Protein is a hot topic these days. Just ask Oprah and the dozens of other celebrities who credit their high-protein eating with reduced body fat, making them leaner and sexier.
Protein is a hot topic these days. Just ask Oprah and the dozens of other celebrities who credit their high-protein eating with reduced body fat, making them leaner and sexier. Once the main staple of bodybuilders, the world of protein powders has gone mainstream and protein foods have secured top billing as the preferred weight-loss food group.
This popular appetite for increased dietary protein has been fuelled by the many books extolling the benefits of eating more protein and essential fats while reducing refined carbohydrates. The Atkins diet, the South Beach diet, and other best-selling diet books tout the advantages of eating more protein for more reasons than weight loss: diabetes control and prevention, mood stabilization, and sexual virility are among the many other health claims made by protein advocates. Critics of the high protein craze point out that calorie restriction remains one of the constant determining factors of weight loss success.
The Power of Protein
The physiological importance of protein is reflected in the origin of the word itself. Originating from the Greek root word “protos,” protein’s literal translation is “to come first; of the first rank,” which it certainly does. Protein is essential to the nearly 300 billion cells in our bodies that must rebuild every day. Thus, we need to eat protein every day to ensure healthy functioning of our body’s immune system; adequate production of hormones and enzymes; and optimal repair and development of muscle, bone, and other body tissues.
Everyone has individual protein requirements based on their general state of health and activity level. Minimum requirements set by the World Health Organization are .75 grams of good quality protein per kilogram of body weight. This means that a person with a normal weight of 70 kg needs about 50 g of protein in the daily diet. These minimum levels do not take into account the increased protein requirements of many people of all ages.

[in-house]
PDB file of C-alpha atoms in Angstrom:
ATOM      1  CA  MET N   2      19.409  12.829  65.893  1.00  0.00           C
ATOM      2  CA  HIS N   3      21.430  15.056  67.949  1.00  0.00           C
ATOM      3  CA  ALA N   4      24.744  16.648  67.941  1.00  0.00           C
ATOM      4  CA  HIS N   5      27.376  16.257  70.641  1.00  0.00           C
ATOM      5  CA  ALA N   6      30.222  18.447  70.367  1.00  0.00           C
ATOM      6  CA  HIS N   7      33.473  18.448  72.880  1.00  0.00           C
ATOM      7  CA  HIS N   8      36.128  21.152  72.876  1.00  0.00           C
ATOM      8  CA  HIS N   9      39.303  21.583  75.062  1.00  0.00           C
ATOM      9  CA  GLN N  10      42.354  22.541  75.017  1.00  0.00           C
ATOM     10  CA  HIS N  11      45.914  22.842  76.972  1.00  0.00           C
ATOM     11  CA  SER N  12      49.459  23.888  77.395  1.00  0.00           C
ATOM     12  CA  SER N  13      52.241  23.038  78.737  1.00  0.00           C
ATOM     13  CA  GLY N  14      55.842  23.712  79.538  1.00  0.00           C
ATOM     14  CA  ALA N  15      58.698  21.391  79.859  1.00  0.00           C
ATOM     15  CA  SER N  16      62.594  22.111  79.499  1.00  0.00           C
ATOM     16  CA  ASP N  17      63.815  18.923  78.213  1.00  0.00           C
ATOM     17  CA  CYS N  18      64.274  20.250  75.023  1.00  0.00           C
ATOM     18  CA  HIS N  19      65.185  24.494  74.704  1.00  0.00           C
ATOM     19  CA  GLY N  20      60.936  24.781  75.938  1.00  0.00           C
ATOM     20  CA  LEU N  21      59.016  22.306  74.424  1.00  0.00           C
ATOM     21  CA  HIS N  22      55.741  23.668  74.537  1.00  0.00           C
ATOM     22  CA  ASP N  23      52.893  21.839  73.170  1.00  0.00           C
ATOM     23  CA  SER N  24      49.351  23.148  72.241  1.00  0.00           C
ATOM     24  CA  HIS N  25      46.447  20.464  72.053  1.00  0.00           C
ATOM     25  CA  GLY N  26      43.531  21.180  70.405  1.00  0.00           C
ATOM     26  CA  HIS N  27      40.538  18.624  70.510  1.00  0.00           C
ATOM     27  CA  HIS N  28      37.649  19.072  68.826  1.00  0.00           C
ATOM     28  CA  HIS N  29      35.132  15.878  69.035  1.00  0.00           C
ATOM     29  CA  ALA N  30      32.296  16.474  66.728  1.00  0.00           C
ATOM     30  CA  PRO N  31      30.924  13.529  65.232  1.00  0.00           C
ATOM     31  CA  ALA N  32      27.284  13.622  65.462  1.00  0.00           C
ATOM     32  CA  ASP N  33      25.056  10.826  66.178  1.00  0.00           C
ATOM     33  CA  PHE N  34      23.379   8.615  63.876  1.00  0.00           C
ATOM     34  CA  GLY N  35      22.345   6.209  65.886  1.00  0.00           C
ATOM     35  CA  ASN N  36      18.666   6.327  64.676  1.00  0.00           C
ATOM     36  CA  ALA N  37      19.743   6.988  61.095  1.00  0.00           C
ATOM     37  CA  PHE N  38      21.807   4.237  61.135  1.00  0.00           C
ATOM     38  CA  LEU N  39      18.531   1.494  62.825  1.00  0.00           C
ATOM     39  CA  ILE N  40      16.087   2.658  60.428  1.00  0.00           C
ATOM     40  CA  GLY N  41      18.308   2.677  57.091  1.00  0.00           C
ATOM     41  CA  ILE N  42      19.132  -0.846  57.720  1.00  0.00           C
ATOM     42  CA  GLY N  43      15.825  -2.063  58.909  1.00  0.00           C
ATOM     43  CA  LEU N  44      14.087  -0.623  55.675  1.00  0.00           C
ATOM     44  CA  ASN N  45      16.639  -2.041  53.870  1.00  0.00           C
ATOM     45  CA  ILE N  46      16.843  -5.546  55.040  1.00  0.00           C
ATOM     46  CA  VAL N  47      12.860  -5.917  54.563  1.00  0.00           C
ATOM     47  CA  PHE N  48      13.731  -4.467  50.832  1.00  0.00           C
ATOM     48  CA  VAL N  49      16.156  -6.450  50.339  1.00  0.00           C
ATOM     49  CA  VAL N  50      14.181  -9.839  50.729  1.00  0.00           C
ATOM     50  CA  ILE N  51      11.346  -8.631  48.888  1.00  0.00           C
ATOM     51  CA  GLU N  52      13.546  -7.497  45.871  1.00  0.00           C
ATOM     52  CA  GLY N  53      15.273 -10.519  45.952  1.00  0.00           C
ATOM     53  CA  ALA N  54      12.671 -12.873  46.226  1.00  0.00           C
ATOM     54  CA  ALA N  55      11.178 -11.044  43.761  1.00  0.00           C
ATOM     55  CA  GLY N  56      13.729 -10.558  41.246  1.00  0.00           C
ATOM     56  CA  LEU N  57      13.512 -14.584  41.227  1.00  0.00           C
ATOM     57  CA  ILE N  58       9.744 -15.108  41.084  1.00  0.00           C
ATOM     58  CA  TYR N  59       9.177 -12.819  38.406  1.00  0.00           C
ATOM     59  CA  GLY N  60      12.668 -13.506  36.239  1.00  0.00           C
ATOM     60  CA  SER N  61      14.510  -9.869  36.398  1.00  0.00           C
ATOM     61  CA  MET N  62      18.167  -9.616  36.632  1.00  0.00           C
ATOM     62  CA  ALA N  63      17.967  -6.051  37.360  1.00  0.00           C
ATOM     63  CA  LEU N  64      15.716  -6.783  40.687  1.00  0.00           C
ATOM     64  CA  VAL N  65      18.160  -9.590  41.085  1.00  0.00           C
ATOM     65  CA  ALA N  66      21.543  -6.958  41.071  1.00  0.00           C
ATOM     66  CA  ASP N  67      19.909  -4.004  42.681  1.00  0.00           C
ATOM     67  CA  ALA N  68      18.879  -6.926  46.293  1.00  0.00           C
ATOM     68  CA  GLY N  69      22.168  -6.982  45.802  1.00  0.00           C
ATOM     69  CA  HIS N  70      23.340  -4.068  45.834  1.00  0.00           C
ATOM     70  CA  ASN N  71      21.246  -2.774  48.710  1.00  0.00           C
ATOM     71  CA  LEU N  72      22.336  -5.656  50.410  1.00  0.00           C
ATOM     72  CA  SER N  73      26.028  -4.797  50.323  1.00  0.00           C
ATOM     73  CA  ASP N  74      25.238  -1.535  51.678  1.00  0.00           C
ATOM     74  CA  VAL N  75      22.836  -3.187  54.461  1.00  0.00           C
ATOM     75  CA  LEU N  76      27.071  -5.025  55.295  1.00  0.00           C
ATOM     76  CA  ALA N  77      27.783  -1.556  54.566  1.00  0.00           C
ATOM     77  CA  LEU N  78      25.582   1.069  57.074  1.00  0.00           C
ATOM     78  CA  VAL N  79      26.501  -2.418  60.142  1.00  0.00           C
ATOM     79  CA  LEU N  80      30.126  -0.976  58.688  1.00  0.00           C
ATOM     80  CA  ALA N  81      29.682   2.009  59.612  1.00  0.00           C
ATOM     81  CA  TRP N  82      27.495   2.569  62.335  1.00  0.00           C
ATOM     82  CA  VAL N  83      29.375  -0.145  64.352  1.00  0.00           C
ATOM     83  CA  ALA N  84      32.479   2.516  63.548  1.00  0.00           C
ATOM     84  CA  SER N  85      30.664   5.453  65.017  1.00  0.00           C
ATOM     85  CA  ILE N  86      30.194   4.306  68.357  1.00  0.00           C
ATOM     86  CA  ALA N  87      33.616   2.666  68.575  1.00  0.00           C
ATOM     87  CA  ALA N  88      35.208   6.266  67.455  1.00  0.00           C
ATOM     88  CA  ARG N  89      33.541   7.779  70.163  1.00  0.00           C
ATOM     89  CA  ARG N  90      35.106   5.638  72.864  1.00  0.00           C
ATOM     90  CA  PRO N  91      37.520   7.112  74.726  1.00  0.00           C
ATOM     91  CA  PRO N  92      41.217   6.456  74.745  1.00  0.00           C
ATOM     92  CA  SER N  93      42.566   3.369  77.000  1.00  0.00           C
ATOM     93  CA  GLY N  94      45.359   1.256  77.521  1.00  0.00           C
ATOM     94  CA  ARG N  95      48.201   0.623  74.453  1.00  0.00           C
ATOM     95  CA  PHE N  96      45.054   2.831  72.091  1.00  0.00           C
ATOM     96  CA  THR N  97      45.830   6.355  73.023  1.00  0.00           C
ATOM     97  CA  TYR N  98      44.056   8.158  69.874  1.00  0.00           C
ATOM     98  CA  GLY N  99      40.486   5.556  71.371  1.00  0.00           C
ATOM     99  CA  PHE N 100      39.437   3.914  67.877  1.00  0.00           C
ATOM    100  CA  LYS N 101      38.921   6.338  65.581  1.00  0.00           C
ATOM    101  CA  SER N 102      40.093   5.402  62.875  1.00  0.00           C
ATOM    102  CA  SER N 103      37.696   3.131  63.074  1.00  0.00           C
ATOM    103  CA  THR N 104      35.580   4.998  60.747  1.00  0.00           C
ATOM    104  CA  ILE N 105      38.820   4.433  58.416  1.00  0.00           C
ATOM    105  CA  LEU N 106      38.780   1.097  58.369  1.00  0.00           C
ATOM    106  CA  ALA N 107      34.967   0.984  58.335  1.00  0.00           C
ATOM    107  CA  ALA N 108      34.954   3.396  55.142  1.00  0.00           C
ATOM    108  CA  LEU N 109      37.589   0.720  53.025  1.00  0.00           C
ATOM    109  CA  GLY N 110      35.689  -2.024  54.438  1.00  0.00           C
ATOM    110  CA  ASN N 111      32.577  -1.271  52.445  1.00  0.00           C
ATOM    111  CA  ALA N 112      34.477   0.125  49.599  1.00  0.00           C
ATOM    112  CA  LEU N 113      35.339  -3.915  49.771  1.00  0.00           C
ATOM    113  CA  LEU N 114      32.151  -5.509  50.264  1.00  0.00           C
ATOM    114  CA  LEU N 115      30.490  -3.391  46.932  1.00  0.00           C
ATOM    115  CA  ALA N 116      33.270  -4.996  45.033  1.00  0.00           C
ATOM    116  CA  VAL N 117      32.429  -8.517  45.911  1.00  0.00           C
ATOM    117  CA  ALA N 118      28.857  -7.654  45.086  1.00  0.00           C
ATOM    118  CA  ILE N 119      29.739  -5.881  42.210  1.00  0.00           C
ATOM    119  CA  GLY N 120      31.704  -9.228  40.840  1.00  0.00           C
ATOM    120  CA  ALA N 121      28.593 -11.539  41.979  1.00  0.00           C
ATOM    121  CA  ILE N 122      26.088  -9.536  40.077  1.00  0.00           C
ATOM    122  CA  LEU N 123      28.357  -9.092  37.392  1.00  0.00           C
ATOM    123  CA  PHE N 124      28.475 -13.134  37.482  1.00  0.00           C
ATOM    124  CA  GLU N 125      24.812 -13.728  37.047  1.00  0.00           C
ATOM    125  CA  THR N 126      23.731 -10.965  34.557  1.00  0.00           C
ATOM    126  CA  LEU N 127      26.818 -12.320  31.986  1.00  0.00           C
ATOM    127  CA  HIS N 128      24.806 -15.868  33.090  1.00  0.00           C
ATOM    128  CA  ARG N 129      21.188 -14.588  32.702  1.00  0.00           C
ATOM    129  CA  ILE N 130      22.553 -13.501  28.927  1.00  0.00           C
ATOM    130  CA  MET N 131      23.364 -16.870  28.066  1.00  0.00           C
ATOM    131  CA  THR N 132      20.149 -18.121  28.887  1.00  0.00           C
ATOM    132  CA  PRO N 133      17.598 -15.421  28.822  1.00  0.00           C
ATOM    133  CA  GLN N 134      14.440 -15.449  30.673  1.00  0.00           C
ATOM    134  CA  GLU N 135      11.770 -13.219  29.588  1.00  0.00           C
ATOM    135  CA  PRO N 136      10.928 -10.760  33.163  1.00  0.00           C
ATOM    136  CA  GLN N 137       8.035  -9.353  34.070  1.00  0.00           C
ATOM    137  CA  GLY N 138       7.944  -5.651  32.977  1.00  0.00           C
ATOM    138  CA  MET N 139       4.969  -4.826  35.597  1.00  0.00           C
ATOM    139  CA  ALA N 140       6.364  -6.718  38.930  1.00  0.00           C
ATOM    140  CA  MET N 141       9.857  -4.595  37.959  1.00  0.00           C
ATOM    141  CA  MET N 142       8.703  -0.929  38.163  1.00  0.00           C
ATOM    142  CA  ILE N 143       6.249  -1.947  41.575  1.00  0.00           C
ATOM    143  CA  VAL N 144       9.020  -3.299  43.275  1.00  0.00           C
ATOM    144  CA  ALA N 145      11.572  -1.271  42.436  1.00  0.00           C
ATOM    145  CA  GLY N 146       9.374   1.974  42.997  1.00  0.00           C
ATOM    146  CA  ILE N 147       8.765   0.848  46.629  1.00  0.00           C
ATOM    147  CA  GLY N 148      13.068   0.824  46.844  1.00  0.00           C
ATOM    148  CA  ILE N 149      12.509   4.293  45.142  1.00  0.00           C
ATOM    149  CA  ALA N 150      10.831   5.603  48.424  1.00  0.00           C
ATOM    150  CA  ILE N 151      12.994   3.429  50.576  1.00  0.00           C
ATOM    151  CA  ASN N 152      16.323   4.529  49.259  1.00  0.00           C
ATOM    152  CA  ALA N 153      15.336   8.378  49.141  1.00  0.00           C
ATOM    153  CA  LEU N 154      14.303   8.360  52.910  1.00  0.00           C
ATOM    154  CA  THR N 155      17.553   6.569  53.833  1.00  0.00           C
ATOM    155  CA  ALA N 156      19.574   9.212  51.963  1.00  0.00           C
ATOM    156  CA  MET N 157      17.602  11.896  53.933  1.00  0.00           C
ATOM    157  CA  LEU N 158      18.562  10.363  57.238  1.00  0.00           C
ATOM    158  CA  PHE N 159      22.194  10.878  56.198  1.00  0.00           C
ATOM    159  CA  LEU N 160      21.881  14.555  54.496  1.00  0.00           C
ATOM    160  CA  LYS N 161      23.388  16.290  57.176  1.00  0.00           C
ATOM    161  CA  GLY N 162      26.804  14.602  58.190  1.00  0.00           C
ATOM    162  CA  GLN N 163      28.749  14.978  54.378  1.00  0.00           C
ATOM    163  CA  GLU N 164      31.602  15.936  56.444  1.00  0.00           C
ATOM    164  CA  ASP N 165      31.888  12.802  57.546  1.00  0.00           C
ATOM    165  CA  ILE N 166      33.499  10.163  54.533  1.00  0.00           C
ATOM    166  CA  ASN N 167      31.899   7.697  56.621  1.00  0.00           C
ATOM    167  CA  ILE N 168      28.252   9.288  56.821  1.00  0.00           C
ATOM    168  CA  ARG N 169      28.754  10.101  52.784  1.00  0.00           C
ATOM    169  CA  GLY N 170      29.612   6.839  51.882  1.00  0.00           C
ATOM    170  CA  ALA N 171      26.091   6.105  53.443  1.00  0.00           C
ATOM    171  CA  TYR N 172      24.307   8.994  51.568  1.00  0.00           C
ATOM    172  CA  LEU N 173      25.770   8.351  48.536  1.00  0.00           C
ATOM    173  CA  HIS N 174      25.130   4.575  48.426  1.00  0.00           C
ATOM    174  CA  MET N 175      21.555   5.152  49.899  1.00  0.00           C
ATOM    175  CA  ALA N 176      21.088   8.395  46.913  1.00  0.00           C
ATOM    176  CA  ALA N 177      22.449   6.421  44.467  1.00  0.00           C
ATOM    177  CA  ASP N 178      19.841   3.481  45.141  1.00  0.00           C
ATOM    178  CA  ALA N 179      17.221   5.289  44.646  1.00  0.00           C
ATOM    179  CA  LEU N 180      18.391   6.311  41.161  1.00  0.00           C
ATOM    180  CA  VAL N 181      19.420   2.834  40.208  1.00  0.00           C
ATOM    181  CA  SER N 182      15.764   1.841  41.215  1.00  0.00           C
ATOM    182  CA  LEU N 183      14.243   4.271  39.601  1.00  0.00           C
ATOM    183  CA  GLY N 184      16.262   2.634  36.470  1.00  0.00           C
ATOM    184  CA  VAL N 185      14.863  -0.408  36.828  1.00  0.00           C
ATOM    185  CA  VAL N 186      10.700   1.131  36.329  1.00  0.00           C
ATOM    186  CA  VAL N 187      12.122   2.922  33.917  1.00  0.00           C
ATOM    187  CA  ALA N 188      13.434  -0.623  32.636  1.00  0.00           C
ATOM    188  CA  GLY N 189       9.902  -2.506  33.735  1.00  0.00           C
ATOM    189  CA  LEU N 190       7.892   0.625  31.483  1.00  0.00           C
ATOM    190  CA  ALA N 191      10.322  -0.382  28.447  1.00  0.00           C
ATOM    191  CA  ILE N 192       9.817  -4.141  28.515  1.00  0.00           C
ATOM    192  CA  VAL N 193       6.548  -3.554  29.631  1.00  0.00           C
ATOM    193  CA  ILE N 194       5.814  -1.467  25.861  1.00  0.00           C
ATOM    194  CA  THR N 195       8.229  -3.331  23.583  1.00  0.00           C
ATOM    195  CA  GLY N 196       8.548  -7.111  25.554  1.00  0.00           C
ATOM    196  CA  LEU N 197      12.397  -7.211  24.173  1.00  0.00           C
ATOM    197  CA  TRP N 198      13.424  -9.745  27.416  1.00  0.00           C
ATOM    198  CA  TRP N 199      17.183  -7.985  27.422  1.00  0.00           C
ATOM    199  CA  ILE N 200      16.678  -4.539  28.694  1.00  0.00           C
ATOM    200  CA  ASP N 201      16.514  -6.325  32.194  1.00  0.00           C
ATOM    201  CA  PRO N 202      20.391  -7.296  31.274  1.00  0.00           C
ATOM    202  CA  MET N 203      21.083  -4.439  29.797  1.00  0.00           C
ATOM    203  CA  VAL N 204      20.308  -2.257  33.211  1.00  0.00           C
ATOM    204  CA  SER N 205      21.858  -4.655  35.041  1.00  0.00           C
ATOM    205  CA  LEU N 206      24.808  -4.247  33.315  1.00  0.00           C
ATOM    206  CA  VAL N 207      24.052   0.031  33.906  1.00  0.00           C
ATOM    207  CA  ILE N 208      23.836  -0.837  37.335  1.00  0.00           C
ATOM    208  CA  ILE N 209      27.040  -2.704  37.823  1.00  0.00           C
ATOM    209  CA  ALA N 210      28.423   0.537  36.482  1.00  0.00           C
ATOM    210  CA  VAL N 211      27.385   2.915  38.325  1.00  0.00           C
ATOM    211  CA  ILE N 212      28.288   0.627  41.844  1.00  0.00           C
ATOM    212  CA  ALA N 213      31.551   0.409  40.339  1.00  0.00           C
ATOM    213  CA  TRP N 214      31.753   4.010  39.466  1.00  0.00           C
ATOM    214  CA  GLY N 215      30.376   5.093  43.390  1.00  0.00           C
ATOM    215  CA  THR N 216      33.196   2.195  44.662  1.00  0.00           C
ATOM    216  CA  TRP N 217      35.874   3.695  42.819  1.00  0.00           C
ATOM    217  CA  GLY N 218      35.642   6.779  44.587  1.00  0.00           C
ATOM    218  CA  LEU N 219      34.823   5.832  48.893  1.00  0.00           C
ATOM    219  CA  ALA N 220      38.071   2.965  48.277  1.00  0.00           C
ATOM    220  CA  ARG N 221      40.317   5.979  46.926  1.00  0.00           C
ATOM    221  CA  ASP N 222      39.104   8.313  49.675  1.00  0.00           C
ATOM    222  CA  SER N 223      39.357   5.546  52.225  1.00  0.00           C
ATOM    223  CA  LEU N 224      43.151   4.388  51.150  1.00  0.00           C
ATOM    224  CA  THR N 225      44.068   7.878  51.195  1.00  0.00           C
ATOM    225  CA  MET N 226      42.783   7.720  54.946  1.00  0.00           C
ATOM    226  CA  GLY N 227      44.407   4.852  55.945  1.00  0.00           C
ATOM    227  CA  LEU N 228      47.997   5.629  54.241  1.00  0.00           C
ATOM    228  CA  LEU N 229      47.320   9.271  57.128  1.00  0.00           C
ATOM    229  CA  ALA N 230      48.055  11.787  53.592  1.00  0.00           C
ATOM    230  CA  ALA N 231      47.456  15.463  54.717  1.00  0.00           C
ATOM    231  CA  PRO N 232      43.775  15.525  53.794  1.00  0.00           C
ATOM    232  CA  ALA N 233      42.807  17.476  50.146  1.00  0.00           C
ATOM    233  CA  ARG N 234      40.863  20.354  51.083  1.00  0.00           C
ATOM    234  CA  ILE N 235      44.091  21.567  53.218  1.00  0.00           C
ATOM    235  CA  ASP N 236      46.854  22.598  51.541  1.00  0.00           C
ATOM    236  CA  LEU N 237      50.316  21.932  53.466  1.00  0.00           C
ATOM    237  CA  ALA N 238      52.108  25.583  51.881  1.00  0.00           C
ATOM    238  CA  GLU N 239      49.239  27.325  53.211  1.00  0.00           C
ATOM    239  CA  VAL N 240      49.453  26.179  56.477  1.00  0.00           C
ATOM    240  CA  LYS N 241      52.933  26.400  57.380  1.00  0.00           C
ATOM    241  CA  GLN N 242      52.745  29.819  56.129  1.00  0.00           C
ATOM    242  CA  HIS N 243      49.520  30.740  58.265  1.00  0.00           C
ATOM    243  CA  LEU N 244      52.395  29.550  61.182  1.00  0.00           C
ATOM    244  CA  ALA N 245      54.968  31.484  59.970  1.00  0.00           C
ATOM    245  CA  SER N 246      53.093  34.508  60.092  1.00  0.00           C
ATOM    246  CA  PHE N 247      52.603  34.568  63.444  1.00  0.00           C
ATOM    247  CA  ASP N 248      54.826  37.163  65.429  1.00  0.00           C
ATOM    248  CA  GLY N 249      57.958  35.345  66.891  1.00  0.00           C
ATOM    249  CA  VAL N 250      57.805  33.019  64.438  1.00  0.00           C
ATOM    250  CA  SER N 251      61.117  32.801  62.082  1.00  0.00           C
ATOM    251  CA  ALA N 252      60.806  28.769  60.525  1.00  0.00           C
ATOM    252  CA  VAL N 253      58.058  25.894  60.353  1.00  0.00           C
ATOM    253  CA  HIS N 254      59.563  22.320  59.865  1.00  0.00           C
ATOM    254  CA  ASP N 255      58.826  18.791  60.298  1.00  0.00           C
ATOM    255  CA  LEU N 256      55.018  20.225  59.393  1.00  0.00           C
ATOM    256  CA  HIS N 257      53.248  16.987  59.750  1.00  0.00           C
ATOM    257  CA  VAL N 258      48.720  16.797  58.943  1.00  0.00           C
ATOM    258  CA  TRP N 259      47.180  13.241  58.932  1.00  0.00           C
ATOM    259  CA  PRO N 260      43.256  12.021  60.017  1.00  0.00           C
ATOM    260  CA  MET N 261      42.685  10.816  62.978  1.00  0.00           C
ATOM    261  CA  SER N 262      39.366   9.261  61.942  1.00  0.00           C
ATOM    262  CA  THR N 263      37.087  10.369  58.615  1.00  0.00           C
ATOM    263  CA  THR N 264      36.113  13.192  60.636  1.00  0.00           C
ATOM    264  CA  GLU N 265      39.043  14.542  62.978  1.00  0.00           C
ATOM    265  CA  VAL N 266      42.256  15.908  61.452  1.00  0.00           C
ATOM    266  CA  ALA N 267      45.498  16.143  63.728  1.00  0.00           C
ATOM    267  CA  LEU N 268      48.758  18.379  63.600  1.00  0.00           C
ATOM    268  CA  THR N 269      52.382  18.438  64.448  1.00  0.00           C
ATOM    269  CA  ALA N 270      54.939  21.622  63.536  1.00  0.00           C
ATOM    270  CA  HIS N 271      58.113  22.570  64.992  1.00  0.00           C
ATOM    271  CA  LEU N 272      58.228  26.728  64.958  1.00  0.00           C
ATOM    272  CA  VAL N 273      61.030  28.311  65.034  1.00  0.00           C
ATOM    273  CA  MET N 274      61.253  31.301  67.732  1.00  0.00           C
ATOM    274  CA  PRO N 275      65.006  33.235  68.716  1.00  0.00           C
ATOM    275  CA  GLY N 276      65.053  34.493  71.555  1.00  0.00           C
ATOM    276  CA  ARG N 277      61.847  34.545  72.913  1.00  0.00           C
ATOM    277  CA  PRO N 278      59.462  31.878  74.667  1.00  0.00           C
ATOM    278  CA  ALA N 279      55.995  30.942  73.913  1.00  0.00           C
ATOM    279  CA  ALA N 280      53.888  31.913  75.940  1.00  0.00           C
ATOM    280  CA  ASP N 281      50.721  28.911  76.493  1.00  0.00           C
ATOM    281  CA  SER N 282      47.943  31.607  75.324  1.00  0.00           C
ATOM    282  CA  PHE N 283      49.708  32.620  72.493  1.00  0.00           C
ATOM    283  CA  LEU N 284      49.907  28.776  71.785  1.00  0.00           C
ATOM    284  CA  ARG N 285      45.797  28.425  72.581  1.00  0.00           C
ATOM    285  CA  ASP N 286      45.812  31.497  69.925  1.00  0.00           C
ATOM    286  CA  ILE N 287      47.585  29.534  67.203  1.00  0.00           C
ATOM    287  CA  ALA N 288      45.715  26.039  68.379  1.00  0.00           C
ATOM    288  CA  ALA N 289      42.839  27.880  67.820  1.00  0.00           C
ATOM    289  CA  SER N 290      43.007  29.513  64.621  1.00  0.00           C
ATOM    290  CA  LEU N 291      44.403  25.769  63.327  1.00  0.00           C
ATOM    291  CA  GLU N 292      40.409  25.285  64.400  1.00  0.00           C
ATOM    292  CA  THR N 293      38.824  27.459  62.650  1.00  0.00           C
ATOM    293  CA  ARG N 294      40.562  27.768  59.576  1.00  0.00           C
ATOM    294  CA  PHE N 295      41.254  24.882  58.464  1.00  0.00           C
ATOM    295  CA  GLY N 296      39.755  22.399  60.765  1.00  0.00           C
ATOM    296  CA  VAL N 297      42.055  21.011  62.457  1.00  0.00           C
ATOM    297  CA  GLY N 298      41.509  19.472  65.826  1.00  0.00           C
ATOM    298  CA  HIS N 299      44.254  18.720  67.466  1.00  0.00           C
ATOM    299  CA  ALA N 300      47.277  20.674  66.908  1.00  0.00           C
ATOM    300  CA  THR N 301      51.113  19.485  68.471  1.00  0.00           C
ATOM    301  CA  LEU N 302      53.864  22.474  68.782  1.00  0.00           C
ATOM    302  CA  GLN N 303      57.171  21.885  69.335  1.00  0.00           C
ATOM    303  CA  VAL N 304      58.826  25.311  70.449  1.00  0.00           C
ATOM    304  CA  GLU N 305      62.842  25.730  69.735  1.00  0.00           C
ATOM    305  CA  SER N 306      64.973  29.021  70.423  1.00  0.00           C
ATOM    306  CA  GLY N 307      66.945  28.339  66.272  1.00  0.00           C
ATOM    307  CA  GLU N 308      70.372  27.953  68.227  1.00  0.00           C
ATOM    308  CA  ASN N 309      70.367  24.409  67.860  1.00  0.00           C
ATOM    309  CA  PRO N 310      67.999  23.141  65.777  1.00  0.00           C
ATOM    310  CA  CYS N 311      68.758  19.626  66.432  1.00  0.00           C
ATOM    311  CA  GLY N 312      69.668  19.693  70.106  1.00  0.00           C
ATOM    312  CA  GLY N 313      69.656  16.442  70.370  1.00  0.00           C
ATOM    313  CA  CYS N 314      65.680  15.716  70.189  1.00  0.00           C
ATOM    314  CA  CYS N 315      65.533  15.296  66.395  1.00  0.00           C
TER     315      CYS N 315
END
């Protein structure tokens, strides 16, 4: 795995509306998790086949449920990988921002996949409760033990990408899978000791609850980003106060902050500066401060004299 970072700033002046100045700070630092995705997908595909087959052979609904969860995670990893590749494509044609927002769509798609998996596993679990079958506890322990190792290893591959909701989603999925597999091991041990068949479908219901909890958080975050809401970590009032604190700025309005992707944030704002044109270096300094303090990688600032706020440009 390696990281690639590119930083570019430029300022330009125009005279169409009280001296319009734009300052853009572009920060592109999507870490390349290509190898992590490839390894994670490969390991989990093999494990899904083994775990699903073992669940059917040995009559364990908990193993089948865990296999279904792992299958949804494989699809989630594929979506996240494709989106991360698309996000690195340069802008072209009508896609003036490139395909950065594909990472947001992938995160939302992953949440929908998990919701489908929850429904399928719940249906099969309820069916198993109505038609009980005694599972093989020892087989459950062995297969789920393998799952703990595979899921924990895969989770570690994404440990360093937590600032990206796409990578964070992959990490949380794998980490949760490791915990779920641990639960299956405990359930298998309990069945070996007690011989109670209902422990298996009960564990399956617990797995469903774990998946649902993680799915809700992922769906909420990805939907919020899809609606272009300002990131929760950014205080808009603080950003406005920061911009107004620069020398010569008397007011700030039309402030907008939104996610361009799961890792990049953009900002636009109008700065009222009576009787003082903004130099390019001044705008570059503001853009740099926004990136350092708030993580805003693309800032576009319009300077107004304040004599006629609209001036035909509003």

Not long ago, only animal sources of protein were considered complete and valuable. We were encouraged to eat meat, eggs, and dairy products at virtually every meal.
Today however, nutritional scientists recognize the value of vegetable source proteins from soy foods, legumes (peas, beans, and lentils), nuts, and seeds. Two or more vegetable-source proteins in combination can provide all the essential amino acids and represent a complete protein.
Too much protein, especially without the benefits of fresh leafy green vegetables, multi-coloured vegetables, whole grains, nuts, seeds, and fresh fruits can be costly to health. When our bodies have to break down excess protein, it increases production of urea, a waste product that must be eliminated through urine. This can lead to an over-acid system, frequent urination, and the risk of dehydration. Anyone who has increased their protein intake must also increase their intake of leafy green vegetables to help alkalize their system.
Calorie restriction based on a balanced macronutrient diet of protein, carbohydrates, and fat remains the only scientifically proven method of maintaining health and longevity. Dietary information will always vary but one simple approach rings true: Eat less of a well-balanced diet and live a longer, healthier life.
Rebuild With Protein
Controlled studies have shown that many individuals require increased protein intake if they are:
Getting your 50 grams daily
We should all be eating .75 grams of good quality protein per kilogram of body weight. Try these sources to help measure up.
|Protein source||Amount||Grams of protein|
Chicken, meat only, cooked
1 cup (140 g)
|Fish, salmon, cooked||1/2 fillet (155 g)|
|Turkey, meat only, cooked||1 cup (140 g)|
|Cheese, 2% low-fat cottage||1 cup (226 g)|
|Soybeans, boiled||1 cup (172 g)|
|Cheese, 2% low-fat cottage||1 cup (226 g)|
|1 cup (172 g)|
|Whey protein isolate|
3 tbsp (20 g)
|Beans, red kidney, red, canned||1 cup (256 g)|
Yogurt, plain skim milk
|1 cup (240 g)|
1 cup (250 ml)
|Tofu||1 piece (120 g)|
|1 extra large (58 g)|
1 oz (28.35 g)
|Nuts, almonds||24 nuts (28.35 g)|
1 tbsp (16 g)
Source: USDA National Nutrient Database for Standard Reference